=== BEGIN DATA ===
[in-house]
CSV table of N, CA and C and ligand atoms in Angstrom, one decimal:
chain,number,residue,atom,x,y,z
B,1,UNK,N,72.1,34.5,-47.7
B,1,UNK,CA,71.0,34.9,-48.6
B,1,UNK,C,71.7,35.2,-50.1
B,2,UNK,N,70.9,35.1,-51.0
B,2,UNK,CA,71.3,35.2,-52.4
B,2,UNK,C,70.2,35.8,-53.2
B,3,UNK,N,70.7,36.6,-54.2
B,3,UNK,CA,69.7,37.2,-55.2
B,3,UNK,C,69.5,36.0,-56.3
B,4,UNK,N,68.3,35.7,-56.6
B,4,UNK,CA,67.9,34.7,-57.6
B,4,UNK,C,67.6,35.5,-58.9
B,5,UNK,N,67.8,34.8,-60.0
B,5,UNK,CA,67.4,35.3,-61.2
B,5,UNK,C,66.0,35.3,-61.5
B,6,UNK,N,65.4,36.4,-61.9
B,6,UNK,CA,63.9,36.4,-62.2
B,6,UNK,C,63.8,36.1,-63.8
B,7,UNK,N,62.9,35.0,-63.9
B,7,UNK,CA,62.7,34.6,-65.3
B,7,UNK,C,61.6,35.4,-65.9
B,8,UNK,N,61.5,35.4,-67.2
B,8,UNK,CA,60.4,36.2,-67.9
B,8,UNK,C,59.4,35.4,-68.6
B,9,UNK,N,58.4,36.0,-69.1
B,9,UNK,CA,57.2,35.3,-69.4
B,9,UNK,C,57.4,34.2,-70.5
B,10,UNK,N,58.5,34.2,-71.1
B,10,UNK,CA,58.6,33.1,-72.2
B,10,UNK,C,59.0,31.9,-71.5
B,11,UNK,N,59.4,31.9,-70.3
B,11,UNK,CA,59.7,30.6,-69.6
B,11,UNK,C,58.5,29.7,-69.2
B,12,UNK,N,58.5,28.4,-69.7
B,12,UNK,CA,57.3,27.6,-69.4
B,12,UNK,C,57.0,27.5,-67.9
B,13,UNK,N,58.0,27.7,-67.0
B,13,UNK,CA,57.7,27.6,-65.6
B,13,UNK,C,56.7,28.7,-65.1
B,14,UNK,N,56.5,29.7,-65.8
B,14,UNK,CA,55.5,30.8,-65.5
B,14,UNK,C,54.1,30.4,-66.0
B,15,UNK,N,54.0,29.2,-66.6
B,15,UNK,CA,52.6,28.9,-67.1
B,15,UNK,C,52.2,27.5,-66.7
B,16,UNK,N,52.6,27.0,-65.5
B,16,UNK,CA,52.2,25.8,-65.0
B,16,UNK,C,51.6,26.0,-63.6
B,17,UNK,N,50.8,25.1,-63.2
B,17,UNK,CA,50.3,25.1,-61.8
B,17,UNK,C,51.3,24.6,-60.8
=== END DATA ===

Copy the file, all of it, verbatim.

[in-house]
CSV table of N, CA and C and ligand atoms in Angstrom, one decimal:
chain,number,residue,atom,x,y,z
B,1,UNK,N,72.1,34.5,-47.7
B,1,UNK,CA,71.0,34.9,-48.6
B,1,UNK,C,71.7,35.2,-50.1
B,2,UNK,N,70.9,35.1,-51.0
B,2,UNK,CA,71.3,35.2,-52.4
B,2,UNK,C,70.2,35.8,-53.2
B,3,UNK,N,70.7,36.6,-54.2
B,3,UNK,CA,69.7,37.2,-55.2
B,3,UNK,C,69.5,36.0,-56.3
B,4,UNK,N,68.3,35.7,-56.6
B,4,UNK,CA,67.9,34.7,-57.6
B,4,UNK,C,67.6,35.5,-58.9
B,5,UNK,N,67.8,34.8,-60.0
B,5,UNK,CA,67.4,35.3,-61.2
B,5,UNK,C,66.0,35.3,-61.5
B,6,UNK,N,65.4,36.4,-61.9
B,6,UNK,CA,63.9,36.4,-62.2
B,6,UNK,C,63.8,36.1,-63.8
B,7,UNK,N,62.9,35.0,-63.9
B,7,UNK,CA,62.7,34.6,-65.3
B,7,UNK,C,61.6,35.4,-65.9
B,8,UNK,N,61.5,35.4,-67.2
B,8,UNK,CA,60.4,36.2,-67.9
B,8,UNK,C,59.4,35.4,-68.6
B,9,UNK,N,58.4,36.0,-69.1
B,9,UNK,CA,57.2,35.3,-69.4
B,9,UNK,C,57.4,34.2,-70.5
B,10,UNK,N,58.5,34.2,-71.1
B,10,UNK,CA,58.6,33.1,-72.2
B,10,UNK,C,59.0,31.9,-71.5
B,11,UNK,N,59.4,31.9,-70.3
B,11,UNK,CA,59.7,30.6,-69.6
B,11,UNK,C,58.5,29.7,-69.2
B,12,UNK,N,58.5,28.4,-69.7
B,12,UNK,CA,57.3,27.6,-69.4
B,12,UNK,C,57.0,27.5,-67.9
B,13,UNK,N,58.0,27.7,-67.0
B,13,UNK,CA,57.7,27.6,-65.6
B,13,UNK,C,56.7,28.7,-65.1
B,14,UNK,N,56.5,29.7,-65.8
B,14,UNK,CA,55.5,30.8,-65.5
B,14,UNK,C,54.1,30.4,-66.0
B,15,UNK,N,54.0,29.2,-66.6
B,15,UNK,CA,52.6,28.9,-67.1
B,15,UNK,C,52.2,27.5,-66.7
B,16,UNK,N,52.6,27.0,-65.5
B,16,UNK,CA,52.2,25.8,-65.0
B,16,UNK,C,51.6,26.0,-63.6
B,17,UNK,N,50.8,25.1,-63.2
B,17,UNK,CA,50.3,25.1,-61.8
B,17,UNK,C,51.3,24.6,-60.8